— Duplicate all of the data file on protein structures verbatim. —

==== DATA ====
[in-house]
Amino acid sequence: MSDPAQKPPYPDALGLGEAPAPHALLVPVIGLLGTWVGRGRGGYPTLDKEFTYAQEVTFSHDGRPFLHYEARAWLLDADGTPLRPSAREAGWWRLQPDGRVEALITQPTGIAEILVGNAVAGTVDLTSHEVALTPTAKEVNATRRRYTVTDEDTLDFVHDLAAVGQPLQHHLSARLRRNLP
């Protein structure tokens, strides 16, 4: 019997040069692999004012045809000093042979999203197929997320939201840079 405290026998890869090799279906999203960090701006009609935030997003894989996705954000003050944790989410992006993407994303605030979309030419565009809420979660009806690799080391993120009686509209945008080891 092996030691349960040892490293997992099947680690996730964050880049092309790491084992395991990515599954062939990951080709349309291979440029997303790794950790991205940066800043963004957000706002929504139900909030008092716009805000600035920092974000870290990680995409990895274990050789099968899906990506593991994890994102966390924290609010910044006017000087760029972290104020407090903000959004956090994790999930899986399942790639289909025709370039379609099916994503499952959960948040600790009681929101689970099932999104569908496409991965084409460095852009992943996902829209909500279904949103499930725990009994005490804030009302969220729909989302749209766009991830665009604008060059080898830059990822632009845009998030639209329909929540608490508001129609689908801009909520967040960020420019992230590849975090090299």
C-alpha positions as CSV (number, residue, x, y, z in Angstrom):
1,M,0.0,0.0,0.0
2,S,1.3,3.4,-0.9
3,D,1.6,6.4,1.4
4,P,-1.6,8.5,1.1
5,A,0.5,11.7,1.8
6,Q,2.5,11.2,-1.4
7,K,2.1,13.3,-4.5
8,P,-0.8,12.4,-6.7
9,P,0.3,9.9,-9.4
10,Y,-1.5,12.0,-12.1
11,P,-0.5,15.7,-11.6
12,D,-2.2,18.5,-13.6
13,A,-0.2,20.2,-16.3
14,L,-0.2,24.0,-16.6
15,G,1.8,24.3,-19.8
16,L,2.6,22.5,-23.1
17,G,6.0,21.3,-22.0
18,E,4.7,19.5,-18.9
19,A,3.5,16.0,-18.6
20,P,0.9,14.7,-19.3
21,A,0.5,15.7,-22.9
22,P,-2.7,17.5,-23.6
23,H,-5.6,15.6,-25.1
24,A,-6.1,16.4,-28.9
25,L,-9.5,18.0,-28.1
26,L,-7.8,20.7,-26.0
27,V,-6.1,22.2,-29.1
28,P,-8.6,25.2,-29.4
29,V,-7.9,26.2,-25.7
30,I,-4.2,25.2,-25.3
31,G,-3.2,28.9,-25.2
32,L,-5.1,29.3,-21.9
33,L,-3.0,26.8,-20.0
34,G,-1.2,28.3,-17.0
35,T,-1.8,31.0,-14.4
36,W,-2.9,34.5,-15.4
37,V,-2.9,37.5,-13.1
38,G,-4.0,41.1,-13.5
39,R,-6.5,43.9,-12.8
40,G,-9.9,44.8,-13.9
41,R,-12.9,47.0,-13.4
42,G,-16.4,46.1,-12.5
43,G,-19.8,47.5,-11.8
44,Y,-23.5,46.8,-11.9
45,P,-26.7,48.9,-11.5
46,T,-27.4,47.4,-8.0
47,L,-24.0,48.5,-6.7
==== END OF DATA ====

[in-house]
Amino acid sequence: MSDPAQKPPYPDALGLGEAPAPHALLVPVIGLLGTWVGRGRGGYPTLDKEFTYAQEVTFSHDGRPFLHYEARAWLLDADGTPLRPSAREAGWWRLQPDGRVEALITQPTGIAEILVGNAVAGTVDLTSHEVALTPTAKEVNATRRRYTVTDEDTLDFVHDLAAVGQPLQHHLSARLRRNLP
């Protein structure tokens, strides 16, 4: 019997040069692999004012045809000093042979999203197929997320939201840079 405290026998890869090799279906999203960090701006009609935030997003894989996705954000003050944790989410992006993407994303605030979309030419565009809420979660009806690799080391993120009686509209945008080891 092996030691349960040892490293997992099947680690996730964050880049092309790491084992395991990515599954062939990951080709349309291979440029997303790794950790991205940066800043963004957000706002929504139900909030008092716009805000600035920092974000870290990680995409990895274990050789099968899906990506593991994890994102966390924290609010910044006017000087760029972290104020407090903000959004956090994790999930899986399942790639289909025709370039379609099916994503499952959960948040600790009681929101689970099932999104569908496409991965084409460095852009992943996902829209909500279904949103499930725990009994005490804030009302969220729909989302749209766009991830665009604008060059080898830059990822632009845009998030639209329909929540608490508001129609689908801009909520967040960020420019992230590849975090090299």
C-alpha positions as CSV (number, residue, x, y, z in Angstrom):
1,M,0.0,0.0,0.0
2,S,1.3,3.4,-0.9
3,D,1.6,6.4,1.4
4,P,-1.6,8.5,1.1
5,A,0.5,11.7,1.8
6,Q,2.5,11.2,-1.4
7,K,2.1,13.3,-4.5
8,P,-0.8,12.4,-6.7
9,P,0.3,9.9,-9.4
10,Y,-1.5,12.0,-12.1
11,P,-0.5,15.7,-11.6
12,D,-2.2,18.5,-13.6
13,A,-0.2,20.2,-16.3
14,L,-0.2,24.0,-16.6
15,G,1.8,24.3,-19.8
16,L,2.6,22.5,-23.1
17,G,6.0,21.3,-22.0
18,E,4.7,19.5,-18.9
19,A,3.5,16.0,-18.6
20,P,0.9,14.7,-19.3
21,A,0.5,15.7,-22.9
22,P,-2.7,17.5,-23.6
23,H,-5.6,15.6,-25.1
24,A,-6.1,16.4,-28.9
25,L,-9.5,18.0,-28.1
26,L,-7.8,20.7,-26.0
27,V,-6.1,22.2,-29.1
28,P,-8.6,25.2,-29.4
29,V,-7.9,26.2,-25.7
30,I,-4.2,25.2,-25.3
31,G,-3.2,28.9,-25.2
32,L,-5.1,29.3,-21.9
33,L,-3.0,26.8,-20.0
34,G,-1.2,28.3,-17.0
35,T,-1.8,31.0,-14.4
36,W,-2.9,34.5,-15.4
37,V,-2.9,37.5,-13.1
38,G,-4.0,41.1,-13.5
39,R,-6.5,43.9,-12.8
40,G,-9.9,44.8,-13.9
41,R,-12.9,47.0,-13.4
42,G,-16.4,46.1,-12.5
43,G,-19.8,47.5,-11.8
44,Y,-23.5,46.8,-11.9
45,P,-26.7,48.9,-11.5
46,T,-27.4,47.4,-8.0
47,L,-24.0,48.5,-6.7